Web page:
Pot may be illegal in the eyes of the federal government. But the people selling it legally still have to pay their taxes.
Owners of recreational “adult use” marijuana operations in Colorado and Washington are preparing to file their first federal tax returns, and they’re learning some hard lessons. The IRS is not allowing all the usual business deductions under what’s called section 280E. The cost of growing marijuana is deductible under the federal tax code, but not the cost of selling it.
“Labor for rolling joints is deductible,” said Denver CPA Jim Marty of Bridge West, who adds that retail rent, labor and advertising are not deductible. Why does the IRS differentiate the two? “They just are making it up,” he said. [Read More at CNBC]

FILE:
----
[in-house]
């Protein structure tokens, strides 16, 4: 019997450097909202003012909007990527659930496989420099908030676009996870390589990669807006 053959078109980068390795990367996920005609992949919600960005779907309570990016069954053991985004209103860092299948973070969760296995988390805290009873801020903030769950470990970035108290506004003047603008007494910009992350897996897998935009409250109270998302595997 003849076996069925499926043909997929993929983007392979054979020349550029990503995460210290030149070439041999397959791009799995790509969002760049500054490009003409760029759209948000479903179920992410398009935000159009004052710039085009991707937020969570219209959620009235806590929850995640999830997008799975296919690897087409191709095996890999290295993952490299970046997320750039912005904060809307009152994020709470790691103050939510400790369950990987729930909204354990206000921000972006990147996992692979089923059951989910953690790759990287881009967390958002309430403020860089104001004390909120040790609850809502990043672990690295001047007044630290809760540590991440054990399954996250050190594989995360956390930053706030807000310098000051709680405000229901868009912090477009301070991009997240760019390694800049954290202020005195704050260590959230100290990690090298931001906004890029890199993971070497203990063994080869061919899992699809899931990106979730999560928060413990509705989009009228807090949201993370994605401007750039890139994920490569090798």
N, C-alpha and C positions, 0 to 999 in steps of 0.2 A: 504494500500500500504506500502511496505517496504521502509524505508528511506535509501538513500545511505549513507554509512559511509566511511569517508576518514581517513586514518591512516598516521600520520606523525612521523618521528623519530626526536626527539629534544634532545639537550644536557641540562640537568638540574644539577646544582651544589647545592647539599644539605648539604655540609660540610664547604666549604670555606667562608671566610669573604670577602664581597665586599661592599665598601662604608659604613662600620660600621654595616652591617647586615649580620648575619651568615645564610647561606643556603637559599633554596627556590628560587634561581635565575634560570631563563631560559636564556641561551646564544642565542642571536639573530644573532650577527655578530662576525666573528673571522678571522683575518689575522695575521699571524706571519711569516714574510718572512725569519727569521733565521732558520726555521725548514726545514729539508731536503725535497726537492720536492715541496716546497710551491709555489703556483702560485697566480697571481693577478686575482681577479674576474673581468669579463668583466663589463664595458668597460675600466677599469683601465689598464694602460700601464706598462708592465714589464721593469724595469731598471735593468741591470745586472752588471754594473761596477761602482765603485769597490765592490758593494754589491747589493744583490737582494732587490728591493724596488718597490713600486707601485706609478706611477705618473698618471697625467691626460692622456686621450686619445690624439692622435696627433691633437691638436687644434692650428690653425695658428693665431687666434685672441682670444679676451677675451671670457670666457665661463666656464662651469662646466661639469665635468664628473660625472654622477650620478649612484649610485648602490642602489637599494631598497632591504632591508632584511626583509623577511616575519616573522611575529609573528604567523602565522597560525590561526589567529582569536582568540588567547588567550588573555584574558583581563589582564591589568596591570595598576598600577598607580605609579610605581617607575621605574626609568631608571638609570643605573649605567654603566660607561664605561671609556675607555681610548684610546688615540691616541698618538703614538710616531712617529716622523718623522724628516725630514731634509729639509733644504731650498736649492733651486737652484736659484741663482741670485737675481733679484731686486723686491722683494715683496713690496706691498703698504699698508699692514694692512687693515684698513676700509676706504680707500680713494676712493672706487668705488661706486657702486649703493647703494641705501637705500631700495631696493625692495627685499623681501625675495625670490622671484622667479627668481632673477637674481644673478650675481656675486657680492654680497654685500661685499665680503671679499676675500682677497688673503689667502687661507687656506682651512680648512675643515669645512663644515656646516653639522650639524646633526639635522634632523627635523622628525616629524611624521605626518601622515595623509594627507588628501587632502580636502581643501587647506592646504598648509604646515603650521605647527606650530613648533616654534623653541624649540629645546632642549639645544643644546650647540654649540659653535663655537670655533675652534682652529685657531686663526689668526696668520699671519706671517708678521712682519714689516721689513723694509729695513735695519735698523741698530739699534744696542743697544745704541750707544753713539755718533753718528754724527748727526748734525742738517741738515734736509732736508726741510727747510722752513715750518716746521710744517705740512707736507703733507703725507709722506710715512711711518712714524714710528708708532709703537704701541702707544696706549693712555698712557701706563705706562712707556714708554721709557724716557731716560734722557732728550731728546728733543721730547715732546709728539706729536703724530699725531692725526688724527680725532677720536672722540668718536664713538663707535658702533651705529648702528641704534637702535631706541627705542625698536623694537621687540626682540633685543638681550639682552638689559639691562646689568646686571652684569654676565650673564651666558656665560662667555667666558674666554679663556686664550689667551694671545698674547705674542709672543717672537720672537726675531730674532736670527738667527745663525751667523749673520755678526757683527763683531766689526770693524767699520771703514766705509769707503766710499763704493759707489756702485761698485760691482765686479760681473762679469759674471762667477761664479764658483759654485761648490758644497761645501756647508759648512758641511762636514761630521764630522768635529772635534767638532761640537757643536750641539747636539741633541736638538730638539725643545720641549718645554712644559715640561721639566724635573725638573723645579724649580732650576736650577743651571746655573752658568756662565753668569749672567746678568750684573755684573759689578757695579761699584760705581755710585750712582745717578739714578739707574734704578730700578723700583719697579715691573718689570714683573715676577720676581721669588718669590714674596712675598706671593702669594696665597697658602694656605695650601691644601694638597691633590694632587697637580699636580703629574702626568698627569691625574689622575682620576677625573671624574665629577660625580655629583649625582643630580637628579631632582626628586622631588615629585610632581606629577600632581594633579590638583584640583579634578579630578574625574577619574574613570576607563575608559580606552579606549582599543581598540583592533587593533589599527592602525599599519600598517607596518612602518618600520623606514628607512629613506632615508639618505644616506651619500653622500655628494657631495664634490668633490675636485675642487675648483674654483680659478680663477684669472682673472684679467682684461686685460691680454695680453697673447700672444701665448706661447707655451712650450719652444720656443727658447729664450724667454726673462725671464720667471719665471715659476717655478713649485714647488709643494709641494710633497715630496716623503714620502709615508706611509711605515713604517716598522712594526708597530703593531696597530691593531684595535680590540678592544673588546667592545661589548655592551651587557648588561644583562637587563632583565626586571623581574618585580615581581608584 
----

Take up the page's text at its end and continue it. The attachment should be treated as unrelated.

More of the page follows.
Rob Meagher, CBE’s Founder, President and Editor-in-Chief is a 30 year veteran of the media world. His career has spanned from stints representing the Washington Post, USA Weekend, Reader’s Digest, Financial World & Corporate Finance to the technology world where he worked at International Data Group and Ziff Davis where he was part of the launch team for The Web Magazine, Yahoo Internet Life, Smart Business and Expedia Travels before starting his own marketing and Publisher’s Representative Firm. He also ran all print and online media sales and marketing for the Society for Human Resource Management before partnering with Forbes and then Fortune to create Special Sections covering a variety of topics. Rob, who started CBE Press in 2014, can be contacted at [email protected]
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